Ptarmigan On The Tundra

 

 

 

The following appears in the January issue of Alaska Sporting Journal

BY PAUL D. ATKINS 

The short day made it tough, especially in the dim, almost white light that peered through the Arctic sky. Three hours of daylight isn’t much to work with, but we finally had enough of the white stuff to break out the snowmachines for a short ride across the tundra.

“What do you think we’ll see?’ I asked Lew Pagel, as we packed our sleds and checked our gear.

“Probably nothing,” he said, “but let’s take a shotgun and a .22 just in case.”

Winter arrives early here in Northwest Alaska, and with it goes the dwindling light. Cold temperatures are usually the norm, and in most cases we literally get a “ton” of snow across the region. When the ocean freezes, even though the trail markers haven’t been placed yet, quick trips across Kotzebue Sound are manageable on at least 2 feet of ice.

This winter has been great so far, especially considering the last two, when rain pounded the landscape in November and December, making travel dangerous. Riding a sno-go became a very uncomfortable if not impossible experience.

But this season we’ve been lucky. Below-zero weather combined with a couple of extensive blizzards have made things perfect for getting out for that first run. But getting out is about all you can do this time of year. There is very little hunting in terms of big game and most trips out of town consist of just enjoying Alaska’s winter wonderland. You can do a little ice fishing if you like, even though catching a sheefish is iffy at best now; plus, fishing in the dark isn’t meant for everybody.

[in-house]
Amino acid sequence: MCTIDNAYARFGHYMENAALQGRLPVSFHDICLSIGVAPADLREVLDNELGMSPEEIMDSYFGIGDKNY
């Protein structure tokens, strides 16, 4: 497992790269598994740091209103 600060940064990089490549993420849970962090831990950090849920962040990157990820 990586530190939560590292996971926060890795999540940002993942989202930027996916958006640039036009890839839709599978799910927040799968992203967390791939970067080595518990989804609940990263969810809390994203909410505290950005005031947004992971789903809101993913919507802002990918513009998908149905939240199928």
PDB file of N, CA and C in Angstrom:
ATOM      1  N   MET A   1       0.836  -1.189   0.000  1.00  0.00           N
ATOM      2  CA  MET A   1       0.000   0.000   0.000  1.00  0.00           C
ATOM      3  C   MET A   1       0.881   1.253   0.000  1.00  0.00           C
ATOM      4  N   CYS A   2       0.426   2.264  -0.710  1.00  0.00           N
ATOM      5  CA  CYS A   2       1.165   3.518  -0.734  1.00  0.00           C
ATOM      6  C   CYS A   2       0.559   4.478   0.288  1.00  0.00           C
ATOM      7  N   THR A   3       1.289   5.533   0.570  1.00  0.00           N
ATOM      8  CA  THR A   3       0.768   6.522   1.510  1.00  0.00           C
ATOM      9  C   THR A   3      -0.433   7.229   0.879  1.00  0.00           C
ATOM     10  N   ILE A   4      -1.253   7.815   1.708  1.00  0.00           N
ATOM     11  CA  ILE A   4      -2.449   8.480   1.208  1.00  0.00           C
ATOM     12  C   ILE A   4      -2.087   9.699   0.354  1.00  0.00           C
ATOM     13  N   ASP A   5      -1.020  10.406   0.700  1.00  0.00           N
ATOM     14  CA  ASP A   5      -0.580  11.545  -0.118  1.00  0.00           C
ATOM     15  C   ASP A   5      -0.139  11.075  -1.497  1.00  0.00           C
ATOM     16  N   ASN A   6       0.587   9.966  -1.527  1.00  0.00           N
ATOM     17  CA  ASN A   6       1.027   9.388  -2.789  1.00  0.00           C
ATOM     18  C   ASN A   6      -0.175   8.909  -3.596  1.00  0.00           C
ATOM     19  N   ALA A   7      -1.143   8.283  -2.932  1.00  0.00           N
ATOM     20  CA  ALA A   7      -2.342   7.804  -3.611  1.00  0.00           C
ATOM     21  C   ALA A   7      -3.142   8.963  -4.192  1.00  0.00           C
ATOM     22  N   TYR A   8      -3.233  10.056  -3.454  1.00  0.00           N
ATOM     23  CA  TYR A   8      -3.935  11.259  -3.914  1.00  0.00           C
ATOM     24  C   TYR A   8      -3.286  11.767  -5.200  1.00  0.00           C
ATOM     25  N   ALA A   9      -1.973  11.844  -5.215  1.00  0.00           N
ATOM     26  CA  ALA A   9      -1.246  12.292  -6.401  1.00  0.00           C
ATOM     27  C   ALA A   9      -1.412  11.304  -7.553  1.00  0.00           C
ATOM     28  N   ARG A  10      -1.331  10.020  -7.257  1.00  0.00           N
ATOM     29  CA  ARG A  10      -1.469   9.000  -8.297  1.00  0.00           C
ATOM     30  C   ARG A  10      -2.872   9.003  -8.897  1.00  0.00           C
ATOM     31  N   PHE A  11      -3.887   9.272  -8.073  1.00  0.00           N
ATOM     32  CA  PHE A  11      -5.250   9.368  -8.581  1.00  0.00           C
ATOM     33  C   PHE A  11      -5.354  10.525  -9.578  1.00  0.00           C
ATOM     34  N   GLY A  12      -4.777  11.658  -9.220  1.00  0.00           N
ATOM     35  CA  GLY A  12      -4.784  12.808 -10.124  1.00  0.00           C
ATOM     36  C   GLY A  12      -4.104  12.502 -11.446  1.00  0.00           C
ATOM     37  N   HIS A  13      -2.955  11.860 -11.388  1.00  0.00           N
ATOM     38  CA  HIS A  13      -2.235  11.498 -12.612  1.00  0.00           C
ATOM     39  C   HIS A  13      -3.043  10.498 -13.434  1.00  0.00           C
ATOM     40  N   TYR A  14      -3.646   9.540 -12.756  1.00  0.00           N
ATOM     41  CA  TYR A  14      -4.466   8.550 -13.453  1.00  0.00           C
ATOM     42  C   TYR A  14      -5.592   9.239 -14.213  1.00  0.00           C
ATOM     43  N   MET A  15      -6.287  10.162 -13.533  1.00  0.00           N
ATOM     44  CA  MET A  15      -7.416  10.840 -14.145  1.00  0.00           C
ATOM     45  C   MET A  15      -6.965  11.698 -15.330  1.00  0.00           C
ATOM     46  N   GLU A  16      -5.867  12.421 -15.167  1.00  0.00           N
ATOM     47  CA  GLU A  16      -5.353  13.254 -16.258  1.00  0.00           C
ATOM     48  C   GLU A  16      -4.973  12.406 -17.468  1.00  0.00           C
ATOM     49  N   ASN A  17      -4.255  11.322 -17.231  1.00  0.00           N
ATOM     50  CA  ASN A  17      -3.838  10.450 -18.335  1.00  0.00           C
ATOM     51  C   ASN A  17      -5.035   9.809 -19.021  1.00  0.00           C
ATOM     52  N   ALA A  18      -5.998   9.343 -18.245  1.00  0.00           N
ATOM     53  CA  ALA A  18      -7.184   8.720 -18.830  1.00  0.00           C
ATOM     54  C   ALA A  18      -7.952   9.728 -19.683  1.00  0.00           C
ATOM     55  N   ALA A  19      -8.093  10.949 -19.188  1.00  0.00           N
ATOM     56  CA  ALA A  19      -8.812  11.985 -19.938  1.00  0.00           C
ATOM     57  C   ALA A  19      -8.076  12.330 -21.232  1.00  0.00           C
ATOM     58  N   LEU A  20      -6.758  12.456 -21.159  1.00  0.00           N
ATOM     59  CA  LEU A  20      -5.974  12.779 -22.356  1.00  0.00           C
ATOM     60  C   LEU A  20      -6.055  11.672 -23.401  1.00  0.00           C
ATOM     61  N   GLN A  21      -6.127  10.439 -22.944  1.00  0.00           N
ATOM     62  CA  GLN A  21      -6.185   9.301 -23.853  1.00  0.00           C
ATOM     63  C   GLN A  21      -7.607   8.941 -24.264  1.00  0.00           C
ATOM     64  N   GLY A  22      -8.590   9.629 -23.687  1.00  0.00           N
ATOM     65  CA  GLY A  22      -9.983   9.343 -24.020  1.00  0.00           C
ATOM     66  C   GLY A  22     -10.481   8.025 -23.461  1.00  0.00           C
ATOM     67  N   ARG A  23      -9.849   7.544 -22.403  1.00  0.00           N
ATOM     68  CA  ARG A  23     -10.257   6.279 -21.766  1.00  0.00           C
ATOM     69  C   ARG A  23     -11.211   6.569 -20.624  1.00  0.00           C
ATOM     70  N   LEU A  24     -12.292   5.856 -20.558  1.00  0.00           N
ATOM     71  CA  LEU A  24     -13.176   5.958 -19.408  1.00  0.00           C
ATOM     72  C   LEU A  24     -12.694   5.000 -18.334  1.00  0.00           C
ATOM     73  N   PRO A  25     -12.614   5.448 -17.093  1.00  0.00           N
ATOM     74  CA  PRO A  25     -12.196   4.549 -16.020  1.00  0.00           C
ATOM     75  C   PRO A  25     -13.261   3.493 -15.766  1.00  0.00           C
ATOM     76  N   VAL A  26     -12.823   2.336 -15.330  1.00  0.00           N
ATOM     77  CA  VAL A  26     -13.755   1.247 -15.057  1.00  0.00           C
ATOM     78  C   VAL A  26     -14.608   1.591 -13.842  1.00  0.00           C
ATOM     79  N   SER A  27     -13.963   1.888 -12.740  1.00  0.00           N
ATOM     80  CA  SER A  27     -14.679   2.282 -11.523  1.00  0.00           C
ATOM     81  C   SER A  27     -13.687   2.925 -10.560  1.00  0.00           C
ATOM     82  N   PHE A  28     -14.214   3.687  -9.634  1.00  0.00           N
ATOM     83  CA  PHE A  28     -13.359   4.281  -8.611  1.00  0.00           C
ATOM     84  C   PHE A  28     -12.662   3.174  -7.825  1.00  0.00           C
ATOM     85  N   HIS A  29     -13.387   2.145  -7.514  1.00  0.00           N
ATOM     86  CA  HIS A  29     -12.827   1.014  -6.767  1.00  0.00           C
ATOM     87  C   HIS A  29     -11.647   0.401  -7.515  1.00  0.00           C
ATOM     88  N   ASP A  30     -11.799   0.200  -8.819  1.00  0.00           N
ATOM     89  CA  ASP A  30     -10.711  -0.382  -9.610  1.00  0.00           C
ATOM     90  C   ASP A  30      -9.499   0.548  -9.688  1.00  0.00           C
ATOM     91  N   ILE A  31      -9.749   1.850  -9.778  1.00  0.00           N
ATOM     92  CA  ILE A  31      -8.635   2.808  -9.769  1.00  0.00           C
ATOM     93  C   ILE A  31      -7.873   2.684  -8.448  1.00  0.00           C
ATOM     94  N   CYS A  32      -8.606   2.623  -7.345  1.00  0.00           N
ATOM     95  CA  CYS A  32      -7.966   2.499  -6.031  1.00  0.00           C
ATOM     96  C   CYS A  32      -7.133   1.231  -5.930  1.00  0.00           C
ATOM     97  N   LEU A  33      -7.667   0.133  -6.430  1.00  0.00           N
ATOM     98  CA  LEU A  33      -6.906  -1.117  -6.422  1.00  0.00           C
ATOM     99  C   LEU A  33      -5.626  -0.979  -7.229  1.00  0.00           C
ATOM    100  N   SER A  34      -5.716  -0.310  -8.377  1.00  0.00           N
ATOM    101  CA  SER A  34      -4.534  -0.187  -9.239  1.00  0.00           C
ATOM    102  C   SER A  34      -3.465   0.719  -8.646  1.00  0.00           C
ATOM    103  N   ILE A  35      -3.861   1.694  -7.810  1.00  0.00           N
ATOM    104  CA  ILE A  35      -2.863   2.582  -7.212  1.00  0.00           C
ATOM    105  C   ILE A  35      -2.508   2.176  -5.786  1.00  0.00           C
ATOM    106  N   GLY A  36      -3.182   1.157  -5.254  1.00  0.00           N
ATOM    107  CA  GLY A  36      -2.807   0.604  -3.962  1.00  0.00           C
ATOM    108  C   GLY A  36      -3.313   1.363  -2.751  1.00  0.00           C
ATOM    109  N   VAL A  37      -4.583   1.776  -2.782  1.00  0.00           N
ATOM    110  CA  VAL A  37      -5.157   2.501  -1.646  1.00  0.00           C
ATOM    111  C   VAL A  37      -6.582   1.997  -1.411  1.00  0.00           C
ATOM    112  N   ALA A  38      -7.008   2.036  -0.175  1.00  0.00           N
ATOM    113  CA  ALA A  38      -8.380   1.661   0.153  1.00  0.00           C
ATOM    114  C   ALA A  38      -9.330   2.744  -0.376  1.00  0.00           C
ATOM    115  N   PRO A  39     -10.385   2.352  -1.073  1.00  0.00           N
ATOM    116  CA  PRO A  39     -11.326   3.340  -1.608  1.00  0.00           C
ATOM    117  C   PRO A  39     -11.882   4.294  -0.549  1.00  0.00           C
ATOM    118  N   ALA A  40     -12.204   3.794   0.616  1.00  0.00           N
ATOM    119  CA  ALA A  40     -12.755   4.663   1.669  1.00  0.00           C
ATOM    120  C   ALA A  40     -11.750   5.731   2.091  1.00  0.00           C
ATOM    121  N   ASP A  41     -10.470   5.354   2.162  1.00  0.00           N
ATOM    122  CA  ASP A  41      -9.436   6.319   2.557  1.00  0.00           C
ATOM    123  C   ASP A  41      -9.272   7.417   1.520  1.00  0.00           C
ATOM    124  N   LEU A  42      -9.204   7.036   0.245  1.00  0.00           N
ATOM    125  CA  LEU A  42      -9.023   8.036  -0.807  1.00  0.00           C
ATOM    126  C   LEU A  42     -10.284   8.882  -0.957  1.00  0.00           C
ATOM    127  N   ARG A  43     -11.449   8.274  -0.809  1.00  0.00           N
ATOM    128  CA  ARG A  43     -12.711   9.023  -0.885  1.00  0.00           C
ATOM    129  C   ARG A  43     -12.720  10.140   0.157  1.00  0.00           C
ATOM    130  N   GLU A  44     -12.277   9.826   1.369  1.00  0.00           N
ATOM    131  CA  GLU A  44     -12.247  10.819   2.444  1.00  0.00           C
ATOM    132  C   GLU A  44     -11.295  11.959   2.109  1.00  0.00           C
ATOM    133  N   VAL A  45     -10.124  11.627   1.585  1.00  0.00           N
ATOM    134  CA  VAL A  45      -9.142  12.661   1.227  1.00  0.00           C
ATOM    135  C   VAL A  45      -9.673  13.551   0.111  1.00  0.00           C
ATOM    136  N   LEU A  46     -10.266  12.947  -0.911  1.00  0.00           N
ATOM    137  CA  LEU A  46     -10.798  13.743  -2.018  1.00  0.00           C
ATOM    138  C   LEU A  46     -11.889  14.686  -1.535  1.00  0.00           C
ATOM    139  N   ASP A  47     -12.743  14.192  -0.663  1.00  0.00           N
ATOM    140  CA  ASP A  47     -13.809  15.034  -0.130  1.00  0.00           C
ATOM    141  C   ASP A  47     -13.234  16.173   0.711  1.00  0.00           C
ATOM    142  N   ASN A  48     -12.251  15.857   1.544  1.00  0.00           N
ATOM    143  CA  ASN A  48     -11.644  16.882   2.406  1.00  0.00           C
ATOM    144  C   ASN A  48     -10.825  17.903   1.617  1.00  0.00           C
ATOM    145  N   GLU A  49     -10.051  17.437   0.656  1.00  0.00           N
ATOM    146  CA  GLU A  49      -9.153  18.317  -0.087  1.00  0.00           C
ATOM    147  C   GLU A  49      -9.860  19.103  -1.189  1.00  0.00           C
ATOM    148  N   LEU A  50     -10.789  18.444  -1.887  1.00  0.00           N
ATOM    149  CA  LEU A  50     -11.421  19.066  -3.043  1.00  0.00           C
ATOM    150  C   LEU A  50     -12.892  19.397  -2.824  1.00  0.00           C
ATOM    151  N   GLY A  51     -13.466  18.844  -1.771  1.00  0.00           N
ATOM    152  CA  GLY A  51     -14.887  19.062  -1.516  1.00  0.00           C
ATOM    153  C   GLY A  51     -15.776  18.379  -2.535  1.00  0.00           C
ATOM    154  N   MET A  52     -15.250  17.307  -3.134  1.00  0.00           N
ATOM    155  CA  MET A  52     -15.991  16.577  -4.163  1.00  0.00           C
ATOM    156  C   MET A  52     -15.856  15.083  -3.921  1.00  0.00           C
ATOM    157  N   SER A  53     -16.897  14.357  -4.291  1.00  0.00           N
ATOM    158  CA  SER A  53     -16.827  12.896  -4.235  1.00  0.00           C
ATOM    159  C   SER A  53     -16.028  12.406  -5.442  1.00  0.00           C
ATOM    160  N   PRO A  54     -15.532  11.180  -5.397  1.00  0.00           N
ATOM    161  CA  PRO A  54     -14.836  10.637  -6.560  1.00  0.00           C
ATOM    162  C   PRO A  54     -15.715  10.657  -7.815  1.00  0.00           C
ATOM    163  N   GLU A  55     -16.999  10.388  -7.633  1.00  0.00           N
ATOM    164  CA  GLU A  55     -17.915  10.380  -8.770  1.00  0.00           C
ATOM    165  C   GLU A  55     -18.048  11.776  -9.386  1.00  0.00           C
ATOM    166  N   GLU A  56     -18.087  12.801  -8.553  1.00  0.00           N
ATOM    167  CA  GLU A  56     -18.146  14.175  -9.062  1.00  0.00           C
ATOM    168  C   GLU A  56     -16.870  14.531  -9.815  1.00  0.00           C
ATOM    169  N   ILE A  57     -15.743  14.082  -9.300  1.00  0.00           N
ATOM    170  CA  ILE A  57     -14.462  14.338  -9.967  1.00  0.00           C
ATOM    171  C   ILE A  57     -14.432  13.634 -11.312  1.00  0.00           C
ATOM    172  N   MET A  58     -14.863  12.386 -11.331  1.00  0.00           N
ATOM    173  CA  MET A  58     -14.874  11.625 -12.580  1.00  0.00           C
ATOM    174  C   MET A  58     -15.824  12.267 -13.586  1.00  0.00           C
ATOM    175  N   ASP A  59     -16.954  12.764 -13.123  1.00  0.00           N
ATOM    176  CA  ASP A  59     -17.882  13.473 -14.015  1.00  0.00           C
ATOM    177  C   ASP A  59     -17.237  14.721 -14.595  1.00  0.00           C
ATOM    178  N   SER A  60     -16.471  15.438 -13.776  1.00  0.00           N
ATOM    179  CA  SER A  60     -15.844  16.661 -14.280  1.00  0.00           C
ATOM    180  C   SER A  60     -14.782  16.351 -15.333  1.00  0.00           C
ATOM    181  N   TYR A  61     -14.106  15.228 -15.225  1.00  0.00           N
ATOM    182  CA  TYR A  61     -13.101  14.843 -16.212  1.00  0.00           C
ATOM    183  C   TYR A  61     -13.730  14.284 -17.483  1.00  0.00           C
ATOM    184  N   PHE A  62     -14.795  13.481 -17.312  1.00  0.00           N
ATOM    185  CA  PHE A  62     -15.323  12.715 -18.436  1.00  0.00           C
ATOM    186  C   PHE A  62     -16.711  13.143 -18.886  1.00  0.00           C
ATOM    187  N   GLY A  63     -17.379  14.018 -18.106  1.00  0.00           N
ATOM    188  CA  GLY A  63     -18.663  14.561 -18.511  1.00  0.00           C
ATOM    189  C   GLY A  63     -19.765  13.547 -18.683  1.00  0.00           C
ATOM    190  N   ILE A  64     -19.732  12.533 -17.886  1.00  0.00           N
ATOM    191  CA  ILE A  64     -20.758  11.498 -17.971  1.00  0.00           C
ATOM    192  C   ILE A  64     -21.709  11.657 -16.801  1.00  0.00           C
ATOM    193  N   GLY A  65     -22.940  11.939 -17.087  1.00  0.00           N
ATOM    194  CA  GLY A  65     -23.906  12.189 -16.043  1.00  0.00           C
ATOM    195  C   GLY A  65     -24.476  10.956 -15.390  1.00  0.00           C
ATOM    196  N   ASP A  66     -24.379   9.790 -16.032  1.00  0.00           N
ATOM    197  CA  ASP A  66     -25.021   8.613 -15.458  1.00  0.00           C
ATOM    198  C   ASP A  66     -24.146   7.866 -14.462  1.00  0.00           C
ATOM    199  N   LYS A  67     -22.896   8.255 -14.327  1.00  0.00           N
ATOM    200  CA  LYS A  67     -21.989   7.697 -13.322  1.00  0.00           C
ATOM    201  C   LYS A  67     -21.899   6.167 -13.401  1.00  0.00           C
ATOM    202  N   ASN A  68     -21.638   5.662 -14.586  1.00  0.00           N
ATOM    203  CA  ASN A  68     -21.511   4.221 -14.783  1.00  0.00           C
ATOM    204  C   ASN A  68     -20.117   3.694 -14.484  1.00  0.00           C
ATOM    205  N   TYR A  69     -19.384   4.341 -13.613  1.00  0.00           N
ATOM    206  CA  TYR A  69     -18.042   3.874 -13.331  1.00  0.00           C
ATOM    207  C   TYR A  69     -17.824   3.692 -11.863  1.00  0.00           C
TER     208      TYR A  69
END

Or you can do what has become one of the more popular hunting adventures: chasing ptarmigan.

 

PTARMIGAN ARE NOT only a lot of fun, but for some of us are the pinnacle of the Alaskan experience. Much like pheasant, quail and chukar for dedicated wingshooters in the Lower 48, ptarmigan are held in the same high regard by both Alaskans and non-Alaskans alike.

These birds are beautiful in their appearance and can be as formidable a target as any big game. Whether you search for them in the fall or, like us in the Arctic, the winter months, they provide not only a challenge but are one of the best eating birds in these parts.

We are very fortunate in Alaska to have such an abundant and wide variety of small game species to hunt. Besides three types of ptarmigan – the willow, rock and whitetail species – there are four species of grouse and two of hare to pursue. But in this part of the world, the willow ptarmigan is king.

The birds get their name from exactly that – the willow tree or bush. They like to hang out in sparsely timbered or treeless areas, favoring willow-lined waterways and river drainages in the summer and fall.

Arctic areas like this are common. They not only provide cover but also work as nesting sites, allowing birds to burrow in and lay their eggs in the tangled willows. The willows also serve as a primary food source – their leaves and small berries are consumed throughout the year. If you’re looking for ptarmigan, these areas are your best bet!

When winter arrives, the willow ptarmigan – much like the snowshoe hare – changes from its brown chestnut color to a wintry white, which is commonly presented as camouflage to the untrained eye.